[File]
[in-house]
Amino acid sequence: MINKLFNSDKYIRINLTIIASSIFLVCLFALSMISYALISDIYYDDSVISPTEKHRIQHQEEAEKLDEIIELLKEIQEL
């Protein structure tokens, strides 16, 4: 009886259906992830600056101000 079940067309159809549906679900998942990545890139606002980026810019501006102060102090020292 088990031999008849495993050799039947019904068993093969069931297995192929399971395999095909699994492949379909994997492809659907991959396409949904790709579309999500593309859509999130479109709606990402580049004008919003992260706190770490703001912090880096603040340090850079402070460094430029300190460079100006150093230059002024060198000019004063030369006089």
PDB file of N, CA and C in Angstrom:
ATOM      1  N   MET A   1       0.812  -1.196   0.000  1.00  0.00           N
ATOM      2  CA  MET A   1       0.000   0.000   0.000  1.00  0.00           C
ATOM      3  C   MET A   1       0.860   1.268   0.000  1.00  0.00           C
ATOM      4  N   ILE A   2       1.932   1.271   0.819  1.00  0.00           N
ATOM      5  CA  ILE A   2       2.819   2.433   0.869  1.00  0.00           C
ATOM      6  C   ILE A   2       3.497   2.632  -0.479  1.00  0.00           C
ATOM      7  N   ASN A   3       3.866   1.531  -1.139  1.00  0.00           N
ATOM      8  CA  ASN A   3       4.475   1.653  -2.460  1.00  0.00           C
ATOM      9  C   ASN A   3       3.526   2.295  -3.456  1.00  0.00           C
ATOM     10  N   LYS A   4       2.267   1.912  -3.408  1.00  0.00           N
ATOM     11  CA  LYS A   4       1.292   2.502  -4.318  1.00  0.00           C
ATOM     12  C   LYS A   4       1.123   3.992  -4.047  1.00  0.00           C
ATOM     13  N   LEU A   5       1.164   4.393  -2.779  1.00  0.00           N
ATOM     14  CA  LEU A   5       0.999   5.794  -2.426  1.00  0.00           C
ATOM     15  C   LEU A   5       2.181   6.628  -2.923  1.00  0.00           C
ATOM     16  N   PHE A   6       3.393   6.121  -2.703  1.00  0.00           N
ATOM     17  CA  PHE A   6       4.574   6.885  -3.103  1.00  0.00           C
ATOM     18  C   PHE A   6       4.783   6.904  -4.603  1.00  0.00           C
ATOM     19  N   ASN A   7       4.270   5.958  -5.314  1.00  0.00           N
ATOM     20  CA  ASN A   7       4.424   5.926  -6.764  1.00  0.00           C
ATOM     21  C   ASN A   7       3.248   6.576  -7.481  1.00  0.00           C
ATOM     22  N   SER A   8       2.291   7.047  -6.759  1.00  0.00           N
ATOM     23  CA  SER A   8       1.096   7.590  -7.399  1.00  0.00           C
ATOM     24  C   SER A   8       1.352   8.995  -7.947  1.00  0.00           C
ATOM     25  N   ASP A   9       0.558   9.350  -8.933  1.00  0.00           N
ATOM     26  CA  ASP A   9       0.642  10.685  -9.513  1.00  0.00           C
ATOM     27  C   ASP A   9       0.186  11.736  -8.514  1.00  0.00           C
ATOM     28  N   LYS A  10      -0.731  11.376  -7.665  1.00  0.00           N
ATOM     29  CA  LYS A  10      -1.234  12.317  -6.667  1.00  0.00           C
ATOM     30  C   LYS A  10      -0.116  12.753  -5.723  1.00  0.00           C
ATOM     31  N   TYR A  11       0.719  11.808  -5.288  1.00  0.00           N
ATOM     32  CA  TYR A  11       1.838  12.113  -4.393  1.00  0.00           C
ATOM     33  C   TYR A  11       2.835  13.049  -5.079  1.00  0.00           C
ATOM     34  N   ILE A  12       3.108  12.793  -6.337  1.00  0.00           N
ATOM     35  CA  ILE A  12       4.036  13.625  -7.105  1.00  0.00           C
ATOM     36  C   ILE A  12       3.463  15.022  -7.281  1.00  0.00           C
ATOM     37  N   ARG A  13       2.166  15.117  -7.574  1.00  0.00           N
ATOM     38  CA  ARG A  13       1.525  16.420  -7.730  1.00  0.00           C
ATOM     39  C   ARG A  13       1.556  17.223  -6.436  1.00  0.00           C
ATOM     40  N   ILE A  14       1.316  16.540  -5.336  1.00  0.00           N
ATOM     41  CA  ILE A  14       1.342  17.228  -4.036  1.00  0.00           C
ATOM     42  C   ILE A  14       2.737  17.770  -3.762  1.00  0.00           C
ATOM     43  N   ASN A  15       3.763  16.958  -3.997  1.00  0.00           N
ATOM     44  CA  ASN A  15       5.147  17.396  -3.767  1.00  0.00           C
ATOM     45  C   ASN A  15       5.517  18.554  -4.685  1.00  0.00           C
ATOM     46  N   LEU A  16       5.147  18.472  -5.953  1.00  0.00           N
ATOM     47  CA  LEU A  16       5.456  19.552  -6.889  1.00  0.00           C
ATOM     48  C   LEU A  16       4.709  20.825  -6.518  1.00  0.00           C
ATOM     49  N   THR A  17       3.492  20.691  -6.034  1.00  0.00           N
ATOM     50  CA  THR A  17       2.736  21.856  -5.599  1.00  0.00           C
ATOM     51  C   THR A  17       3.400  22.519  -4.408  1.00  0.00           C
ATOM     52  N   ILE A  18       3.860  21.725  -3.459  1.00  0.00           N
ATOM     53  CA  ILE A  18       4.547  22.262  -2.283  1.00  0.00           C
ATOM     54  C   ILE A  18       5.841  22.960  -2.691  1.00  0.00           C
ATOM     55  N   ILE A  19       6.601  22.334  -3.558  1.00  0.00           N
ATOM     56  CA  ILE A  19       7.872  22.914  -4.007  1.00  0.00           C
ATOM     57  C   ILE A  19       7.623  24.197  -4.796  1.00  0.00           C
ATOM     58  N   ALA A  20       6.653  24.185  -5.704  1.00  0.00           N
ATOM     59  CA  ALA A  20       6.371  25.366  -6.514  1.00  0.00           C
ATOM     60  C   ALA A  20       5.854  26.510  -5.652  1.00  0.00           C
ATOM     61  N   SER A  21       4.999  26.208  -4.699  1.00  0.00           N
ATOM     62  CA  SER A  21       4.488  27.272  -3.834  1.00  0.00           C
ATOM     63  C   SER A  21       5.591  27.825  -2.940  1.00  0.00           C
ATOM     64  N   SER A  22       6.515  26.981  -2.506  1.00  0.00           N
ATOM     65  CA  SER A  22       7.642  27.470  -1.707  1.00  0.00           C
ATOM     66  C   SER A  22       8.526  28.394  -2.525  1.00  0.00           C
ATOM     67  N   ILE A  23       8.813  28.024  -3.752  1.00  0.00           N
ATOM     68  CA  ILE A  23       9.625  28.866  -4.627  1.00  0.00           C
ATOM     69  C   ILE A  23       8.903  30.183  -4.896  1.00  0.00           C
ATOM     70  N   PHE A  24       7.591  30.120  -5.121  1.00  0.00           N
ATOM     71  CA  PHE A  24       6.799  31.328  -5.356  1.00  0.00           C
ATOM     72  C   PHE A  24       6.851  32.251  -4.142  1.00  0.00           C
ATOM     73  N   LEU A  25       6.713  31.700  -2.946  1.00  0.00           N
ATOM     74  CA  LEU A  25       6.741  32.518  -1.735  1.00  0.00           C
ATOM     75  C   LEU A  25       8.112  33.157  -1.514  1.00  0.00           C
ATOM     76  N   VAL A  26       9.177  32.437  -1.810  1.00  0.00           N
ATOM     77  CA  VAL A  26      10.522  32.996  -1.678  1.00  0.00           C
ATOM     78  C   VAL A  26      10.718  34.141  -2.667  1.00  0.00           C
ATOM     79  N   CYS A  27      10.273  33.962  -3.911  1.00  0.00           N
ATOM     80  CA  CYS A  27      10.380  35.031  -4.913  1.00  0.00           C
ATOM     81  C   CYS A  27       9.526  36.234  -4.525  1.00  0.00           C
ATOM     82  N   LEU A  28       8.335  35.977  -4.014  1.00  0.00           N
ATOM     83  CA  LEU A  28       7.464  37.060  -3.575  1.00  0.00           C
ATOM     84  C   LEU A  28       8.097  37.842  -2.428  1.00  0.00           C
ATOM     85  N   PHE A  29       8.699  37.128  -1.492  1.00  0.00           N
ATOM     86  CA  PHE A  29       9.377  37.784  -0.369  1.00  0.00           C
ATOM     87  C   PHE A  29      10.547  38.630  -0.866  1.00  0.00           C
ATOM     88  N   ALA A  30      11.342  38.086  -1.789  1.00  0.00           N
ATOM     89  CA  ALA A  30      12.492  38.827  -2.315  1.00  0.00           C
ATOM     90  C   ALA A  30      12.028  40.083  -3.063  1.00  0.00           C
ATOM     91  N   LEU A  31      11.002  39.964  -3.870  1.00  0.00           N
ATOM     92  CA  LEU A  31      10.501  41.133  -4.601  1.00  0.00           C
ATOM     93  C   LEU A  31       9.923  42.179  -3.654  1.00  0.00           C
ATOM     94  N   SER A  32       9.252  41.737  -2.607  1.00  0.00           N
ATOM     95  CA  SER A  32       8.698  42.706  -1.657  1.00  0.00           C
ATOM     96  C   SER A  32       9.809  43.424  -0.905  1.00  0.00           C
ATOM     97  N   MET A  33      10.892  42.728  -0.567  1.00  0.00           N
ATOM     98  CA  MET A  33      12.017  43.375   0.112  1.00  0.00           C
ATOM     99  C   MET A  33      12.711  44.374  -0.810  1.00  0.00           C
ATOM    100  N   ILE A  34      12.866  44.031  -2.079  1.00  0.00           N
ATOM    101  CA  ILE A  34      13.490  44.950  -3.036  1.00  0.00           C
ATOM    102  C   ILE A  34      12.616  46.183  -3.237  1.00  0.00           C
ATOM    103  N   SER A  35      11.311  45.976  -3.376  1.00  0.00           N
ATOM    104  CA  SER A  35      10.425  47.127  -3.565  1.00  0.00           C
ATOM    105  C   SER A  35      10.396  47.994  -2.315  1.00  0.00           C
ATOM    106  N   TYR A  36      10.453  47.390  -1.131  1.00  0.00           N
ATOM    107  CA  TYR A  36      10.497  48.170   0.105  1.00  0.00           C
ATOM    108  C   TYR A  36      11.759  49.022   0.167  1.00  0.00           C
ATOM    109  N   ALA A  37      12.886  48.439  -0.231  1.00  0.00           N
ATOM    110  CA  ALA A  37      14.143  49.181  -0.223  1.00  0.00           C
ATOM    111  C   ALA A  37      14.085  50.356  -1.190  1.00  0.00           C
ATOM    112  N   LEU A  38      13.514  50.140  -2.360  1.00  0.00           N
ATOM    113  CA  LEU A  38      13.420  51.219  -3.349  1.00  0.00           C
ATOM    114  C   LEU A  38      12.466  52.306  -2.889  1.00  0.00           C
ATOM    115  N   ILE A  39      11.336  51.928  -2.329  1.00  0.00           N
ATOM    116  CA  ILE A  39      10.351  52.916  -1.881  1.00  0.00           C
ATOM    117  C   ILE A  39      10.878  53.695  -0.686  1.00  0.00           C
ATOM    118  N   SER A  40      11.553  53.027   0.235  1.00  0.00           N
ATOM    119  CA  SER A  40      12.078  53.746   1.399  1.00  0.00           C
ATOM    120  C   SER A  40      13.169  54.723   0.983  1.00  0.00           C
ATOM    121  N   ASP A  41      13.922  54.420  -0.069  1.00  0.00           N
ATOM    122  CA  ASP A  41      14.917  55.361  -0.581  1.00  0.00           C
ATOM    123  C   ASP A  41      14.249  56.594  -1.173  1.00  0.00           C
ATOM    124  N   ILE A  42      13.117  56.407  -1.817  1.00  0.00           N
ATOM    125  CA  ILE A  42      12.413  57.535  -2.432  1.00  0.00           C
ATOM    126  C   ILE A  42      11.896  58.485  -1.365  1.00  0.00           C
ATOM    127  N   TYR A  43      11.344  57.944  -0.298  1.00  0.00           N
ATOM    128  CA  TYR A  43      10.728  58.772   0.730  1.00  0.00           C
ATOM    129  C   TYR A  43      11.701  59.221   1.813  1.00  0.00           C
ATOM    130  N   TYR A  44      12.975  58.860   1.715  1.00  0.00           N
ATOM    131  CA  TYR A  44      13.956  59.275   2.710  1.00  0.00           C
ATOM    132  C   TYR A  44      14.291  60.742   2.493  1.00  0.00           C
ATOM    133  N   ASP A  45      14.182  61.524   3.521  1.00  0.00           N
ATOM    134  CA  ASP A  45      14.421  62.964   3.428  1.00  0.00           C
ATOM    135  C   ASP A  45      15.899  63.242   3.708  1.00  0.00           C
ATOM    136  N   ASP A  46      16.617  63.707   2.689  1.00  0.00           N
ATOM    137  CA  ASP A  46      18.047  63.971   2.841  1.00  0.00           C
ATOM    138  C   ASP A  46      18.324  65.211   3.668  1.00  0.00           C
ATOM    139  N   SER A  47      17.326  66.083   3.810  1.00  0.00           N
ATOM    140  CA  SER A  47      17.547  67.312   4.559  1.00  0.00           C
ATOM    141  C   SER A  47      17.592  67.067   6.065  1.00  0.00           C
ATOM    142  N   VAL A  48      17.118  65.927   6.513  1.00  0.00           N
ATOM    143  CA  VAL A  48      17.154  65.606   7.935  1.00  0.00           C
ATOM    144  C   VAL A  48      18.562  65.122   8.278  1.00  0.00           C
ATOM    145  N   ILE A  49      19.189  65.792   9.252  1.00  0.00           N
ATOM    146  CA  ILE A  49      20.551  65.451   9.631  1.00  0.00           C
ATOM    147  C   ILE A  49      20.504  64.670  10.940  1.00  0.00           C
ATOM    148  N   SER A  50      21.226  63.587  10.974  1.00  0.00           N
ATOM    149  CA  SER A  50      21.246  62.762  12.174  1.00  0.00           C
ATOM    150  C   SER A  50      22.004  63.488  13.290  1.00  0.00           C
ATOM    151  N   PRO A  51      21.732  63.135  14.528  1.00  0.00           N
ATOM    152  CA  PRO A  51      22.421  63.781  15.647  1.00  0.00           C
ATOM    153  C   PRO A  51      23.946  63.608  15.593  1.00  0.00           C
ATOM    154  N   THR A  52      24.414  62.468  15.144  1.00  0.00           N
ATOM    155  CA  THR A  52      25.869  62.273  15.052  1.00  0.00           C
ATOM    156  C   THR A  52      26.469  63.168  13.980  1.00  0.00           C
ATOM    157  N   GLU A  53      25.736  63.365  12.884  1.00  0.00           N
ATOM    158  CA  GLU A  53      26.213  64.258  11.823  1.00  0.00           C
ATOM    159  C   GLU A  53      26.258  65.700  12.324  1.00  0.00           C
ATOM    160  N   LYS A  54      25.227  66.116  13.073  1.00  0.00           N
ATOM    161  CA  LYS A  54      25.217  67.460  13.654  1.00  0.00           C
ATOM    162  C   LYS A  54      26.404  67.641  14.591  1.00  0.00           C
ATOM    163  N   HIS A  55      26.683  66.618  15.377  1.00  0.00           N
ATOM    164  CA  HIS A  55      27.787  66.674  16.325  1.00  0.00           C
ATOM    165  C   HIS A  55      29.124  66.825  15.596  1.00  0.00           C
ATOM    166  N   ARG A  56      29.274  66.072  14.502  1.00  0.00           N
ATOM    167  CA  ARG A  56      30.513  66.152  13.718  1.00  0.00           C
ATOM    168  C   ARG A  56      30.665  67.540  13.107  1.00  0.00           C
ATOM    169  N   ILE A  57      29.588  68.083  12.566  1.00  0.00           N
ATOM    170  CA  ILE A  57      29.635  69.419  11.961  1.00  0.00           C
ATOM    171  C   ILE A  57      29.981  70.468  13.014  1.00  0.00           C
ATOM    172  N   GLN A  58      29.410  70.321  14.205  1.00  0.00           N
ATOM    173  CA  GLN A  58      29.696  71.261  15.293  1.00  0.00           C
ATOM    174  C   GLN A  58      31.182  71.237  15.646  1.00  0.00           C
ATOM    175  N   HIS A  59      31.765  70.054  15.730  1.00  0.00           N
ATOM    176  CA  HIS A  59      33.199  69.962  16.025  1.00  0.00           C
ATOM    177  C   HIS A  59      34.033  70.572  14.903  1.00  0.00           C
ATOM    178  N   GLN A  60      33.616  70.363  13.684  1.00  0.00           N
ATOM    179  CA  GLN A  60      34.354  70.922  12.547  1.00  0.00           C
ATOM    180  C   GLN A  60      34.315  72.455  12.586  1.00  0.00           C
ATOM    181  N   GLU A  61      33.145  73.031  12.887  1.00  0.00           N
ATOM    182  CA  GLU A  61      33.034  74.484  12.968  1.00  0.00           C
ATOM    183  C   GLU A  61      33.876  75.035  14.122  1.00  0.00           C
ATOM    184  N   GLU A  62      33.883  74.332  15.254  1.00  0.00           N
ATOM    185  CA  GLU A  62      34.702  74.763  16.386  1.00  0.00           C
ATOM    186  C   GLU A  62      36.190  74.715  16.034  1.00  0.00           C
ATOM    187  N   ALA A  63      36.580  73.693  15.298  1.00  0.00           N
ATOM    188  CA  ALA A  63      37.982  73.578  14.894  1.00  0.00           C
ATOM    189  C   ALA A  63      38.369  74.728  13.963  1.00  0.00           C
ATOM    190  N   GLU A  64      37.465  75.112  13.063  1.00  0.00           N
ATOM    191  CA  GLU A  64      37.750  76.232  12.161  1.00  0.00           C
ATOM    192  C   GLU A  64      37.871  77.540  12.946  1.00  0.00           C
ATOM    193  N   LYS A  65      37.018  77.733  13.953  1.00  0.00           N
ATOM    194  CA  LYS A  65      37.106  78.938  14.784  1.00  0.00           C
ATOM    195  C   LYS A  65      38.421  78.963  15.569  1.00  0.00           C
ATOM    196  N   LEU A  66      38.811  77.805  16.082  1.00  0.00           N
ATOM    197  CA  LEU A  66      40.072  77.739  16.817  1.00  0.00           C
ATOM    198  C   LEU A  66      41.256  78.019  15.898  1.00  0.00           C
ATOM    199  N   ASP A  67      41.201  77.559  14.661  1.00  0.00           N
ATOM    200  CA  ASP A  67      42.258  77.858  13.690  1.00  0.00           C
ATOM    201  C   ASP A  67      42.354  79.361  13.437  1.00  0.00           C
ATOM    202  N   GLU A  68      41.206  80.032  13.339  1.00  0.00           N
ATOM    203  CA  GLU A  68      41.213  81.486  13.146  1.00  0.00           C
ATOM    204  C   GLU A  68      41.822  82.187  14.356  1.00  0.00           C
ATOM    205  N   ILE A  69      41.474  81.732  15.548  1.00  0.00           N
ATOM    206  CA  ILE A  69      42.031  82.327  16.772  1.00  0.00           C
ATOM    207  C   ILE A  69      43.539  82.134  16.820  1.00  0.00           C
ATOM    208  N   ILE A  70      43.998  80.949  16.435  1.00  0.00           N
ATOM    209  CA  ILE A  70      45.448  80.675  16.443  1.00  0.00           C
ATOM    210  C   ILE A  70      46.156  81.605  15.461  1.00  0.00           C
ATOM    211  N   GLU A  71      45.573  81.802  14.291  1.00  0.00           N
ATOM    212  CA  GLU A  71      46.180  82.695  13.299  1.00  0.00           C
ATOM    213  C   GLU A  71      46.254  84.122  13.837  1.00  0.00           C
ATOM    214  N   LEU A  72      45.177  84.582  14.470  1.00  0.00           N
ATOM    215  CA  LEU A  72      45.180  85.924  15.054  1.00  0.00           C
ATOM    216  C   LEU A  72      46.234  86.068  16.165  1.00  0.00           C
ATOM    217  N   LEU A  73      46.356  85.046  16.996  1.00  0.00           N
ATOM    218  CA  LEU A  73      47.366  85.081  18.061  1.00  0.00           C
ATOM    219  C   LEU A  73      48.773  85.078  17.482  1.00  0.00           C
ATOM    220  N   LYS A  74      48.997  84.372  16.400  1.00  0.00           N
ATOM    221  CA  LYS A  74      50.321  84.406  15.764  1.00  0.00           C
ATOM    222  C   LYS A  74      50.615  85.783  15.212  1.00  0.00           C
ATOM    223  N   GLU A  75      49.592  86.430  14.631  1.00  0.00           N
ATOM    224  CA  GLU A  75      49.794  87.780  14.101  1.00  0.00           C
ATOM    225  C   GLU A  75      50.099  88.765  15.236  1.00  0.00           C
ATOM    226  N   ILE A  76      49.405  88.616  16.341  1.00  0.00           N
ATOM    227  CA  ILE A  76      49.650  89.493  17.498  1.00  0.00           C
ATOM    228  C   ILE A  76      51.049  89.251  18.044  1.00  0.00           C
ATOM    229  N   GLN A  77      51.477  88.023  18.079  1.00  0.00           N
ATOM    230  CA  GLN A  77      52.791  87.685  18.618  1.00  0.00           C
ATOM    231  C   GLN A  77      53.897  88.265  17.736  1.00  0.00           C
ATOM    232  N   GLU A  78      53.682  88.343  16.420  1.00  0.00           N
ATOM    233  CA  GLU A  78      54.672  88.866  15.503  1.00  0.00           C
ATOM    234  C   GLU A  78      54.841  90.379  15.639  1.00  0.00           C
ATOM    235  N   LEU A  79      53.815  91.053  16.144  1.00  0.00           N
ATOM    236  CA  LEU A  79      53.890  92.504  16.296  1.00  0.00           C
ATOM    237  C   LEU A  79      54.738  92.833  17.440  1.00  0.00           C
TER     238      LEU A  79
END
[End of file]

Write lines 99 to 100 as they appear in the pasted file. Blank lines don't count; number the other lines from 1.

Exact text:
ATOM     95  CA  SER A  32       8.698  42.706  -1.657  1.00  0.00           C
ATOM     96  C   SER A  32       9.809  43.424  -0.905  1.00  0.00           C